This week, we explore how academics have been spending their time during the COVID-19 pandemic and the impact this is having on scholarly publishing now and in the future. We also look at the report from the 8th EMWA Symposium. Finally, we ‘Poké’ a bit of fun at predatory journals.
COVID-19-fuelled publications boom (and bust?) via The Scholarly Kitchen | 7-minute read
In this article, Christos Petrou, founder of and Chief Analyst at Scholarly Intelligence, investigates the apparent COVID-19-fuelled growth in scientific output this year. Christos estimates that around 90 000 COVID-19-related papers have been published this year but thinks that the pandemic-related research only partly accounts for the increase. Another explanation may be that researchers who have been unable to carry out laboratory work have had time to write and publish results from completed (and ongoing) research projects. This has led to speculation that publishers may see a dearth of manuscripts over the next few years.
Survey finds changes in publishing habits during pandemic via The Scientist | 7-minute read
In this interview, Chantelle Rijs, Head of Communications at Frontiers, discusses the results of the publisher’s recent survey on the COVID-19 pandemic and its effect on the research output of academics across the globe. The survey gathered responses from an impressive 25 307 participants from 152 countries and found that writing papers for publication is currently the most common task carried out by academics. What’s more, the survey revealed changes in attitudes towards open science, with researchers reporting that they are now more likely to publish open access, share their data or use a preprint server. Find the full results of the survey on the Frontiers website.
Should preprints become the new normal? via Undark | 7-minute read
In this opinion piece, ex-librarian-turned-heath journalist Marcus Banks argues that the rise in the use of preprint servers, particularly in medicine and the life sciences, has been one of the few good things to come out of the COVID-19 pandemic. Marcus also discusses the online ecosystem that is developing around preprint platforms, including community-curated preprint collections like preLights and the Massachusetts Institute of Technology’s Rapid Reviews: COVID-19, which provides swift peer review of papers on preprint servers.
Survey reveals state of journal production and access via Scholastica | 20-minute read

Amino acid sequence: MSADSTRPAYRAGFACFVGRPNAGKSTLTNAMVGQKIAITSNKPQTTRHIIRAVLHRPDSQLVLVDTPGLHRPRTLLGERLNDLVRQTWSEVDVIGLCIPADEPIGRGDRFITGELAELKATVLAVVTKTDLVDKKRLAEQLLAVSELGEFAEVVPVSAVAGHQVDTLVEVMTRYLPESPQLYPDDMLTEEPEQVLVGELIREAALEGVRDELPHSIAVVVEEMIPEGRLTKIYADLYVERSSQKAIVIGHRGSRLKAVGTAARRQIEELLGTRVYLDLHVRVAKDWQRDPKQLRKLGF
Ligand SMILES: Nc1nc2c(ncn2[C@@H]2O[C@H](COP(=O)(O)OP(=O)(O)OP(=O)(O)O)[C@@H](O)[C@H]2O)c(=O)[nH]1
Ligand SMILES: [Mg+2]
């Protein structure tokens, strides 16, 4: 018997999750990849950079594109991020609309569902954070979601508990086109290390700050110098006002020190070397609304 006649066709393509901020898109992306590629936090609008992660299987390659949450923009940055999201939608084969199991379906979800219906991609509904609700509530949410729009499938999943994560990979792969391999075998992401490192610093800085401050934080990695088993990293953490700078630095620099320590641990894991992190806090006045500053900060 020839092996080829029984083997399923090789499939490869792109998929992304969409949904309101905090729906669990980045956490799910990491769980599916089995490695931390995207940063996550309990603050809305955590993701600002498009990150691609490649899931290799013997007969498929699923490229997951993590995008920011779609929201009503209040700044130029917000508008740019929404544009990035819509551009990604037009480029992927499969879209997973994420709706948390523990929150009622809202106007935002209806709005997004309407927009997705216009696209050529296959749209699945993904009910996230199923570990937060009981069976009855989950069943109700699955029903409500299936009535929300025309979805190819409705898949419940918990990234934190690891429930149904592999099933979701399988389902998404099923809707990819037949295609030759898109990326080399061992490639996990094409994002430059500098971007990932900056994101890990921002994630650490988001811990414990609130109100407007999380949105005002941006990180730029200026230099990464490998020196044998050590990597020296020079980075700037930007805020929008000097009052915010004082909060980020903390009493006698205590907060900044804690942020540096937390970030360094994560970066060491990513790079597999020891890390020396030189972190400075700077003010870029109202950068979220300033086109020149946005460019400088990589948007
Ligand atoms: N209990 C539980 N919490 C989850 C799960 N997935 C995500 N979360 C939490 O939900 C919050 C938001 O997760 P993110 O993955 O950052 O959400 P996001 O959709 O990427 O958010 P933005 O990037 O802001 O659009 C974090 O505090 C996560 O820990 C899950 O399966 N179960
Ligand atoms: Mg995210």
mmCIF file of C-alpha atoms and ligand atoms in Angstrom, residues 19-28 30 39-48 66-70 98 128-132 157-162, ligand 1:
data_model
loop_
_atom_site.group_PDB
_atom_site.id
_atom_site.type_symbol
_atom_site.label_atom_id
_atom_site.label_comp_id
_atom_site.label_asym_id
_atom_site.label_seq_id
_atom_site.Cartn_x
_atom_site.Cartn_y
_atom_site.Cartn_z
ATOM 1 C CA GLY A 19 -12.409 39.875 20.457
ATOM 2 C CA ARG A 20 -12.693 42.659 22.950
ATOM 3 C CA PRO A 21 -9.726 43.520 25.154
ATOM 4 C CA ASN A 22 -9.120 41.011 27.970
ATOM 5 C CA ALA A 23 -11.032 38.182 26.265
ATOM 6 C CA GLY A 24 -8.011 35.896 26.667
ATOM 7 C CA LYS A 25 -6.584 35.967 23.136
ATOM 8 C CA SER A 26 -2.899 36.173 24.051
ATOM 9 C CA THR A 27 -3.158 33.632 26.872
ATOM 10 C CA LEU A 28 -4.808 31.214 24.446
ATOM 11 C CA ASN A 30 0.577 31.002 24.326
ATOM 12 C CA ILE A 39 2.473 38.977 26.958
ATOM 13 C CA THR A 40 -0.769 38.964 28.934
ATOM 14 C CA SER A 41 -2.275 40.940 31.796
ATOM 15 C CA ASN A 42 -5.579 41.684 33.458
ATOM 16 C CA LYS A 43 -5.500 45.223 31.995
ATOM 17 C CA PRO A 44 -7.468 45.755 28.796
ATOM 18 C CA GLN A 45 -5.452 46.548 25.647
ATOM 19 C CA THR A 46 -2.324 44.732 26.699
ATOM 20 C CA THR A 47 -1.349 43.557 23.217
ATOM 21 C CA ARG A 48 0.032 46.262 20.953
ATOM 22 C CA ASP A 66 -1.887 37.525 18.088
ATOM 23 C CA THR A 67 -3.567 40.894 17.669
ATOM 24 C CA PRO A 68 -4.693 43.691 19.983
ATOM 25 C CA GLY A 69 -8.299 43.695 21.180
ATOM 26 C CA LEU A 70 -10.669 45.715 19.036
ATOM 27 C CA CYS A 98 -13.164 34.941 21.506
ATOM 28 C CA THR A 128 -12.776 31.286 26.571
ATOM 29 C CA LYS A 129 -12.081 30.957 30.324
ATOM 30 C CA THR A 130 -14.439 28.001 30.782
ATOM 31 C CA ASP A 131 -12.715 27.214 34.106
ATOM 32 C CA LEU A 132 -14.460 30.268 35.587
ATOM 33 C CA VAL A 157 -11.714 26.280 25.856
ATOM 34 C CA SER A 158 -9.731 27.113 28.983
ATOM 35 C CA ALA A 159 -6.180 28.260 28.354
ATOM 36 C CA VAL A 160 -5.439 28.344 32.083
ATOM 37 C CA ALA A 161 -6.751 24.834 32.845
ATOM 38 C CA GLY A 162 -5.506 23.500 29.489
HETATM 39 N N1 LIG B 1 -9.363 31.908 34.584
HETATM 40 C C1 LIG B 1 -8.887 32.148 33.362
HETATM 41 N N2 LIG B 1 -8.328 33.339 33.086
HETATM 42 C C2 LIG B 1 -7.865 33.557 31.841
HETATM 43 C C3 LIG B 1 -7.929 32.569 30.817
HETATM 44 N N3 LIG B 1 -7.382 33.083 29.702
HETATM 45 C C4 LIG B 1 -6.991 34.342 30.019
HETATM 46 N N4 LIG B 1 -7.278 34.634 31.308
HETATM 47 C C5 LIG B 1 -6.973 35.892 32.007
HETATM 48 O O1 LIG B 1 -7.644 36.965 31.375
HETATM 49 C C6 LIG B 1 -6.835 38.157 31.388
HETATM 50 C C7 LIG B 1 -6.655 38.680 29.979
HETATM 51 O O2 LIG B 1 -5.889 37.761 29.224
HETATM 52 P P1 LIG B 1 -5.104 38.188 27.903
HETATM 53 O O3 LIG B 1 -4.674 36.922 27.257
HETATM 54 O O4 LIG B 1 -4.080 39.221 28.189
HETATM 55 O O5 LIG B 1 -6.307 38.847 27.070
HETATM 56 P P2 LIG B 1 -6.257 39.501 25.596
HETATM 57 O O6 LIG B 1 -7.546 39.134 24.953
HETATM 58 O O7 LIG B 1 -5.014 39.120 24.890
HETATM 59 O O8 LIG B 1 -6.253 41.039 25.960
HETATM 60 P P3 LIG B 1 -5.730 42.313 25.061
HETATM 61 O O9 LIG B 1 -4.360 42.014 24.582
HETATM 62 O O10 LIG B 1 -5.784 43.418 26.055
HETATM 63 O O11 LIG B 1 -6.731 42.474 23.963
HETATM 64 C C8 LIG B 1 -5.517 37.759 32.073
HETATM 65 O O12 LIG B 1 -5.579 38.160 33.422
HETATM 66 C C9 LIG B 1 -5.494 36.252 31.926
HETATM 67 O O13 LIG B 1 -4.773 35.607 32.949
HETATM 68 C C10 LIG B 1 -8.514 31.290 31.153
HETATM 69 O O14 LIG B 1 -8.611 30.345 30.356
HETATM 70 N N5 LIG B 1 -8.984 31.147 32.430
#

Scholastica has released its first report on the state of journal production and access. Based on the results from a survey of scholarly publication professionals, the report reveals that fully open access models are the most widespread, with 80% of respondents saying that their organization opts for full open access. Conversely, around 50% of respondents reported they do not use, and do not want to use, green open access or hybrid models.
Report from the 8th EMWA Symposium released via The Publication Plan | 15-minute read
The meeting report for the 8th European Medical Writers Association (EMWA) Symposium, which took place virtually on 6 November 2020, has been released. This year’s symposium focused on research integrity and what medical communications professionals can do to improve it. The first session featured:
- Sandra Petty (Neurologist at the University of Melbourne) discussing the importance of open access for maintaining research integrity
- Simon Linacre (Director of International Marketing & Development at Cabells Scholarly Analytics) explaining how predatory publishers threaten research integrity
- Anna-Lisa Fisher (Global Process & Data and Platform Owner, Medical Communications Management at Boehringer Ingelheim) describing how academia might learn from industry.
Find the reports from sessions 2 and 3 online.
Pokémon! Gotta catch that fraud! via The Scientist | 5-minute read
When not studying horizontal gene transfer in stick insects, National Taiwan University Assistant Professor of Entomology Matan Shelomi enjoys submitting fake, Pokémon-themed manuscripts to predatory journals. However, as Matan explains in this opinion piece for The Scientist, it’s not all fun and games, especially when publications in predatory journals become potent sources of misinformation masquerading as legitimate research.
During the ongoing COVID-19 pandemic, we at Open Pharma would like to encourage all our readers to look after themselves and their community and to continue to follow advice from their country’s government and health organizations.
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